Soledad High School in Soledad, CA is in its second year of implementing its Not In Our School campaign. We are happy to give the first NIOS club seniors “Not In Our School” sashes to proudly wear at their graduation ceremony.
NIOS Director Becki Cohn-Vargas recently interviewed NIOS Club members Alex, Robert, Daisy and Ivan. In this interview, these students share how taking a leadership stance against bullying on their campus has helped them grow personally and what they have learned since starting a NIOS club.
Alex: What we found out was it seemed like people were more willing to allow bullying to happen, people just didn’t care. It’s funny, people often say that they will stand up to others, and they won’t let anyone encroach on their territory, but from what we saw through the surveys is that people just don’t care. They’ll let other people get shoved.
I think that people in general are just afraid of being judged. I think that was a risk when starting this club. It’s not a very popular club on campus, we barely have enough members as it is. A lot of it has to do with having the courage to say that you are against something that is totally accepted. Bullying is as common as texting in our school.
Becki: How do you feel by sticking your neck out like that? What kind of risks have you taken, and what has the result been for you personally? Has it actually made you stronger, has it made you less shy? By being part of this club, how has it affected your life?
Robert: It’s definitely affected my life in that, you’re held at a different standard from others. If you say something or say anything in class, what we used to think was something funny or something stupid, now people see you in a different light, and lots of times people will start making fun of you and yelling “Hey N-I-O-S!” You have to act in a different manner now, you have to behave differently and you have to conduct yourself on the internet in a different manner. Something I say can be misconstrued and it would be a lot worse for me to get in trouble.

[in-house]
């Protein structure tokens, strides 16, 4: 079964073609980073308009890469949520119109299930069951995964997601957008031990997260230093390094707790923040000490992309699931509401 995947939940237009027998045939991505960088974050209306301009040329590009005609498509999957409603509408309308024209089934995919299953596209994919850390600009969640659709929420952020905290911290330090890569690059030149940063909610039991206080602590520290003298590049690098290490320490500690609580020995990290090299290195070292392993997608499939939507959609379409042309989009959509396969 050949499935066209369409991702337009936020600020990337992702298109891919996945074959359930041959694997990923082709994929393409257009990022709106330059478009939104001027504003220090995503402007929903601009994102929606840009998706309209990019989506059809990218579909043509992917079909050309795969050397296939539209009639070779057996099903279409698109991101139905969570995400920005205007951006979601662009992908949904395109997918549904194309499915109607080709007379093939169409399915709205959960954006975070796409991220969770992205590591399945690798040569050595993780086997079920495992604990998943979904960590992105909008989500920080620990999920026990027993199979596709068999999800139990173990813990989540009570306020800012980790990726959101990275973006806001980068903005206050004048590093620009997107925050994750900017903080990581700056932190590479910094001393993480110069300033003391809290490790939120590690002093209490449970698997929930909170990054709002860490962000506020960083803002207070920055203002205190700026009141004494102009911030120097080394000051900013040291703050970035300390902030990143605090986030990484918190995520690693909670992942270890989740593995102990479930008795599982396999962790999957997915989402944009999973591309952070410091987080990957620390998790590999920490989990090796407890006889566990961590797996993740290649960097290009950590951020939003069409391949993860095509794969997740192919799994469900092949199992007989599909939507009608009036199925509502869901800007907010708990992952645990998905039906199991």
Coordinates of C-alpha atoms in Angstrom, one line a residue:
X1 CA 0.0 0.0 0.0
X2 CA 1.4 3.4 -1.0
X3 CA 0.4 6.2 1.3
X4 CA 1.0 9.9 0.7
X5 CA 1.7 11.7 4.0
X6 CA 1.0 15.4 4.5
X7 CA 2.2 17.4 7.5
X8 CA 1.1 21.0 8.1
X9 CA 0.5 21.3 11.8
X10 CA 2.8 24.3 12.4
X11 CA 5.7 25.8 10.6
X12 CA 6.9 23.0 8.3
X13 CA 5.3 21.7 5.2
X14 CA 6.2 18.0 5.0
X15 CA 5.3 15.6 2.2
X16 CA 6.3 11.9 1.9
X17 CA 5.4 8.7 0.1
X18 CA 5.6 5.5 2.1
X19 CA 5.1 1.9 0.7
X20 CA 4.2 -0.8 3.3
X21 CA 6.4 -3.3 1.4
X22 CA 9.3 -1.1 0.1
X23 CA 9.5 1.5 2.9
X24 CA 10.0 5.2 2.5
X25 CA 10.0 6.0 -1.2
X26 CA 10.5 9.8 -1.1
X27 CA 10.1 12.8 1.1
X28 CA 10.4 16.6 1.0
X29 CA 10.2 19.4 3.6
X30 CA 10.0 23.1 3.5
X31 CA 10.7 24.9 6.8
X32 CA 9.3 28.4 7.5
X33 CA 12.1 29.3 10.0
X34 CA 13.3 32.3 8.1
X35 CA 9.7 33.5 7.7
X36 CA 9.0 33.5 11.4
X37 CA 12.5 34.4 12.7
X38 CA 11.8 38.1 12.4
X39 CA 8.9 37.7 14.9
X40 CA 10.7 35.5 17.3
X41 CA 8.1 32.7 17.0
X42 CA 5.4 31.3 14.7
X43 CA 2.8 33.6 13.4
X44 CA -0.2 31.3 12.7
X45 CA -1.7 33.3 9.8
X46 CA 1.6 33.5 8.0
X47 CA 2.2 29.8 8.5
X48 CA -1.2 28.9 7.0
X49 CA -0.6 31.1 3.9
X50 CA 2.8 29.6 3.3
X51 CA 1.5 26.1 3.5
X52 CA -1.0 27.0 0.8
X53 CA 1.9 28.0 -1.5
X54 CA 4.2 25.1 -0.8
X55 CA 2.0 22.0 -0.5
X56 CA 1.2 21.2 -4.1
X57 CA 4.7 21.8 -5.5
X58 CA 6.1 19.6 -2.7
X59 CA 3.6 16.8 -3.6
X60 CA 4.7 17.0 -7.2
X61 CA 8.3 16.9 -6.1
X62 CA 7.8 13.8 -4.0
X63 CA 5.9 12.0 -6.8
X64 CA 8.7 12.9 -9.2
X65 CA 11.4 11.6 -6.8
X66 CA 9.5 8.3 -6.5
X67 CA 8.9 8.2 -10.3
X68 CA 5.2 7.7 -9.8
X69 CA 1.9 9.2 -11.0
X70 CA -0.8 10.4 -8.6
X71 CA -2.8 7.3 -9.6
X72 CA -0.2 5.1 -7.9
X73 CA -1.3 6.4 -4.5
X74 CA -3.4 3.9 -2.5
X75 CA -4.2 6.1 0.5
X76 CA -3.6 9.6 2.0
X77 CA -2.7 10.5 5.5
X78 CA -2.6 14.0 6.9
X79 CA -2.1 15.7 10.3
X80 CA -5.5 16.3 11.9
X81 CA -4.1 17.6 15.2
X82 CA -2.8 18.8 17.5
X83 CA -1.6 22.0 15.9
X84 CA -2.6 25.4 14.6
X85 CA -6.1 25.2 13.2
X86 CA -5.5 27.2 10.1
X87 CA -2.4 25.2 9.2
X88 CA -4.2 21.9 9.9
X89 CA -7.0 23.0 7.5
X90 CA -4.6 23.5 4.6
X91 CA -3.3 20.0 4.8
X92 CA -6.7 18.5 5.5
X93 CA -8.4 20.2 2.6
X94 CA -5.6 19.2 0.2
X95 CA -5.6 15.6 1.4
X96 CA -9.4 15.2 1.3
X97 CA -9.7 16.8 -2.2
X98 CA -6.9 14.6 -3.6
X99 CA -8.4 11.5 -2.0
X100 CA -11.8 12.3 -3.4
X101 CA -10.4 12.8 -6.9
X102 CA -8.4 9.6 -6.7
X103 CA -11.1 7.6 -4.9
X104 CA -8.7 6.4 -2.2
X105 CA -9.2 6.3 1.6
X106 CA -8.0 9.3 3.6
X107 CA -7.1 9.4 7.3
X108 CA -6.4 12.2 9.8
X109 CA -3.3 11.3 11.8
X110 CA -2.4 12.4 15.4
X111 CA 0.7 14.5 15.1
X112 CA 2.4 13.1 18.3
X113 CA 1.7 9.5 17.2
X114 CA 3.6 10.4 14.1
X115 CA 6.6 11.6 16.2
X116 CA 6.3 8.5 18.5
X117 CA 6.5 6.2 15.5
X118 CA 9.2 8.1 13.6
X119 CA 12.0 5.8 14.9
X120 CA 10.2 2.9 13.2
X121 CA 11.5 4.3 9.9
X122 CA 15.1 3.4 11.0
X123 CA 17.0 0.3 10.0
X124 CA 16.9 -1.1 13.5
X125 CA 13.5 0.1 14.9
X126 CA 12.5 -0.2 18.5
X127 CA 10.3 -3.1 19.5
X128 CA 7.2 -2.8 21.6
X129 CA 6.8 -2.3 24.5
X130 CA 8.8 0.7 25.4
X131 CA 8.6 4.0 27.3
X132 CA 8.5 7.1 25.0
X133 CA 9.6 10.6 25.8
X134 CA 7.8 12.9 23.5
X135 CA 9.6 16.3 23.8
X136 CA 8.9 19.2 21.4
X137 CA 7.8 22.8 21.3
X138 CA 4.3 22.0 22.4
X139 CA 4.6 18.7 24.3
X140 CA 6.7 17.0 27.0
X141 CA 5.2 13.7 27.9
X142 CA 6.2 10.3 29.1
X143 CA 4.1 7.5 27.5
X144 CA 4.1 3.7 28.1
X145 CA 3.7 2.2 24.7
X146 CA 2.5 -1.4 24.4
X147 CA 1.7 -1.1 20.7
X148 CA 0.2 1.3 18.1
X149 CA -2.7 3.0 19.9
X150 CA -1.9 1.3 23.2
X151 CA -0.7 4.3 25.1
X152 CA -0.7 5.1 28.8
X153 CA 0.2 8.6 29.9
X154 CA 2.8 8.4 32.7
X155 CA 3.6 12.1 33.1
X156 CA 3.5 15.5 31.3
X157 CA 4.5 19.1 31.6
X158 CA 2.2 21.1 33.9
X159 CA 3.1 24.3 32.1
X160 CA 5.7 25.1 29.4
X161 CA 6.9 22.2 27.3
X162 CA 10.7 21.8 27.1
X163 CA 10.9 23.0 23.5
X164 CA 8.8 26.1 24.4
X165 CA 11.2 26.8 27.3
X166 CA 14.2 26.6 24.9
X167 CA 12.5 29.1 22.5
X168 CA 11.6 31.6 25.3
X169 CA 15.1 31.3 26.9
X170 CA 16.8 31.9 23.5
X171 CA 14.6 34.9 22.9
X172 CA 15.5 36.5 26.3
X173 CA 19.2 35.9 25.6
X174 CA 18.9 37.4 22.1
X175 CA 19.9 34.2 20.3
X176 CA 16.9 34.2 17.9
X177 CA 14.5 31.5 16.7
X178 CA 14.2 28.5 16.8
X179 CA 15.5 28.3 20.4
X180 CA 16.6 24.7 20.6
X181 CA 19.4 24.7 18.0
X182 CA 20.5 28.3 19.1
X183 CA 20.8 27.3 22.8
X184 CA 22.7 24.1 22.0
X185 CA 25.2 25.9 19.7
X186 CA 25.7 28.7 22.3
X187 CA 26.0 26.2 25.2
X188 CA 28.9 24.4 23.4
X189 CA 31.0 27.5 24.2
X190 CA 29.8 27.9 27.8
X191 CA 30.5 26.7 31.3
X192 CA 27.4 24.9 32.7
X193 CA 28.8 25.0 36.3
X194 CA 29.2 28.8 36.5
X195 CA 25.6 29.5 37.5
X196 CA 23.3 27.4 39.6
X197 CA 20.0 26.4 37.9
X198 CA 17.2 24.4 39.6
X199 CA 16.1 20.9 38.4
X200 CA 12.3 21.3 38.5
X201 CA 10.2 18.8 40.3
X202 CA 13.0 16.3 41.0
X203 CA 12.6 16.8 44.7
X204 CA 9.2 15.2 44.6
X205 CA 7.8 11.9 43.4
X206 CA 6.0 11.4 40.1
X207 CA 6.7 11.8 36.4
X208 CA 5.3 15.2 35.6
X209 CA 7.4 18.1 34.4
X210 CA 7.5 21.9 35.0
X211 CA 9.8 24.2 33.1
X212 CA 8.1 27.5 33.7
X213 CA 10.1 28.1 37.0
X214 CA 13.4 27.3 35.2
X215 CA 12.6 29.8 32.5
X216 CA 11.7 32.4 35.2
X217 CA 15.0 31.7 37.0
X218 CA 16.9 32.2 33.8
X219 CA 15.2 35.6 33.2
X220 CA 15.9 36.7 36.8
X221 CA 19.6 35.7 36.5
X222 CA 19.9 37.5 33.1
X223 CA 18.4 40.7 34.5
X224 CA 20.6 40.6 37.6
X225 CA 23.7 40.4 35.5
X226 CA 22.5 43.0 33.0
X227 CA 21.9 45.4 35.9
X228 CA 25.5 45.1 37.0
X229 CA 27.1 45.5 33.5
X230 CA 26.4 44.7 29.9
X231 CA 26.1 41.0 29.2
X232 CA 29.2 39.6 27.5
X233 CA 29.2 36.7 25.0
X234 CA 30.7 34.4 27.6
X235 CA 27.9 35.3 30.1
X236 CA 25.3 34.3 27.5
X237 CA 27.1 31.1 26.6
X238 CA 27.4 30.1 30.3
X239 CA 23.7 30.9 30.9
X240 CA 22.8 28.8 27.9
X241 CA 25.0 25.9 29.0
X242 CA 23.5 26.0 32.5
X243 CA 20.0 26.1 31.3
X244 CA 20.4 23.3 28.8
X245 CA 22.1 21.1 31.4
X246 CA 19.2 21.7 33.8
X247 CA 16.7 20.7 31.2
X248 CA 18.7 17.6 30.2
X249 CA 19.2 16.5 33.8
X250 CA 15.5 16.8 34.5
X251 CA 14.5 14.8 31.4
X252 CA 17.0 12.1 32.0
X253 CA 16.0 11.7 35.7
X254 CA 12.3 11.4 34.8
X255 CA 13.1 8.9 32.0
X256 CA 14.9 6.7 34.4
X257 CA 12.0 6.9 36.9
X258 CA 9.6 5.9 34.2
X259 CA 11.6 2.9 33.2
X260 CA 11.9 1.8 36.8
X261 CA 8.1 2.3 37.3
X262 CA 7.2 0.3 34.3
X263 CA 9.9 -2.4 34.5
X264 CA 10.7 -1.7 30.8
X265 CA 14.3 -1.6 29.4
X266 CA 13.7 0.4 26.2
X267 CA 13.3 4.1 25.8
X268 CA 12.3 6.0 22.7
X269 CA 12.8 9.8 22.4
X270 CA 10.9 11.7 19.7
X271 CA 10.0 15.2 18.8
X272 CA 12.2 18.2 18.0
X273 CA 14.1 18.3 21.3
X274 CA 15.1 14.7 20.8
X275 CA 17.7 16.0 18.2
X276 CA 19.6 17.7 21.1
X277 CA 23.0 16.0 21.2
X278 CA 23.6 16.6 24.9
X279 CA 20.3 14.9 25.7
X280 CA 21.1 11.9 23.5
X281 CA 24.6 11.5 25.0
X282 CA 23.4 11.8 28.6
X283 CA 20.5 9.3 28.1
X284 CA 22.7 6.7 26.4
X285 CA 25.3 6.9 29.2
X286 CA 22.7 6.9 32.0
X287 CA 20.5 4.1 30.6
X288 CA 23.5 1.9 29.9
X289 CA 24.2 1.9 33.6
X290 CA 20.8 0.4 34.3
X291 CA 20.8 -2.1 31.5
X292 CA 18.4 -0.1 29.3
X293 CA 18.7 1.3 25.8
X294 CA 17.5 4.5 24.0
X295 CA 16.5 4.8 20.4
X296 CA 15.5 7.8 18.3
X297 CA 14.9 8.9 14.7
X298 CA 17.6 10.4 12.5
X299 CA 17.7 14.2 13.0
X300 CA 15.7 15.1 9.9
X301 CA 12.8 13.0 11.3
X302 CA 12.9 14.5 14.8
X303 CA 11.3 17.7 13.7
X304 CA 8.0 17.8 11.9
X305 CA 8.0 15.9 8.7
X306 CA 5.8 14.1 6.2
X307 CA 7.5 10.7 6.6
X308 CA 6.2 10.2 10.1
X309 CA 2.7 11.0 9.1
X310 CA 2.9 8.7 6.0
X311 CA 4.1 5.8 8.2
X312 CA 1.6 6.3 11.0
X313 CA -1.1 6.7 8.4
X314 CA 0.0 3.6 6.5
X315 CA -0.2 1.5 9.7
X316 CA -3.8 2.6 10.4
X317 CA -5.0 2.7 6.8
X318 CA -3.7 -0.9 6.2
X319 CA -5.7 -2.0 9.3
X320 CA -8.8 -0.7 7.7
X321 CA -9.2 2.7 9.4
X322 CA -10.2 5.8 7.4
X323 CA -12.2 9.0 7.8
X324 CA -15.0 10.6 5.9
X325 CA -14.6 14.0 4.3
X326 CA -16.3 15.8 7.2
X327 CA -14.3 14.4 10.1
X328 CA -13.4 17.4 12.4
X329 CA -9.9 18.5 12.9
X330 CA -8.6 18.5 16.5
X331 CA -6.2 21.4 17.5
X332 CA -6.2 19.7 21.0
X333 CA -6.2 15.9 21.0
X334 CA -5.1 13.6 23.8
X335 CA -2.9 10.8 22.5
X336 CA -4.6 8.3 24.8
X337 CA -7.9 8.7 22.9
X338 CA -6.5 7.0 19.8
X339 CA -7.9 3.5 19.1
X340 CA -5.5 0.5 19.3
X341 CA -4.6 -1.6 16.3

Becki: So you’re saying people sort of tease you and they say “Hey N-I-O-S” ?
Robert: In a sense, but it’s also just changed my life in that I have to act in a different manner now.
Becki: Now you’re saying that you’re held in a different light, people are looking to you as a leader?
Robert: Yes, definitely.
Becki: So you’ve been teased, and they say “Hey N-I-O-S.” But what is something that shows that they respect you?
Robert: Just the way people talk to me now. You can tell people try to speak to you better. I’m not really sure how to say it. The way people interact with you is different. People when they talk to you think that anything you say can be turned against you.
Becki: It’s almost like they’re a little bit in awe of you, because if they make like a joke that’s racist, you stand for something.
Robert: Yeah, so when they say something like that, they maybe act in a different manner than if I wasn’t in the room, because I’m the “N-I-O-S.”
Alex: Back to what you said about being the “N-I-O-S” and how it changed you, well what it really has changed about us is that we’re held at a higher standard now. We have a reputation to be maintained, and if we were to cause a rise in any way shape or form, it would make us look like hypocrites. It’s not just that we have to keep the courage to stand up for something we believe is bigger than ourselves, it’s also that we’re walking on very thin ice. It’s almost like being a celebrity. I’m not saying we’re celebrities, but celebrities, they got to maintain this very family-friendly image, you know? Or people will look at them with disgust.
Earlier this year, I got involved in this scandal between a girl and I was partly to blame for it. I was supported by others, who support my club and my side of the story. I think definitely being part of the N-I-O-S then and being this anti-bullying crusader sort of person now, it really is tougher. Because not only do your peers look at you like you got to be a Batman-esque character, teachers also look at you like you got to be the champion for the students.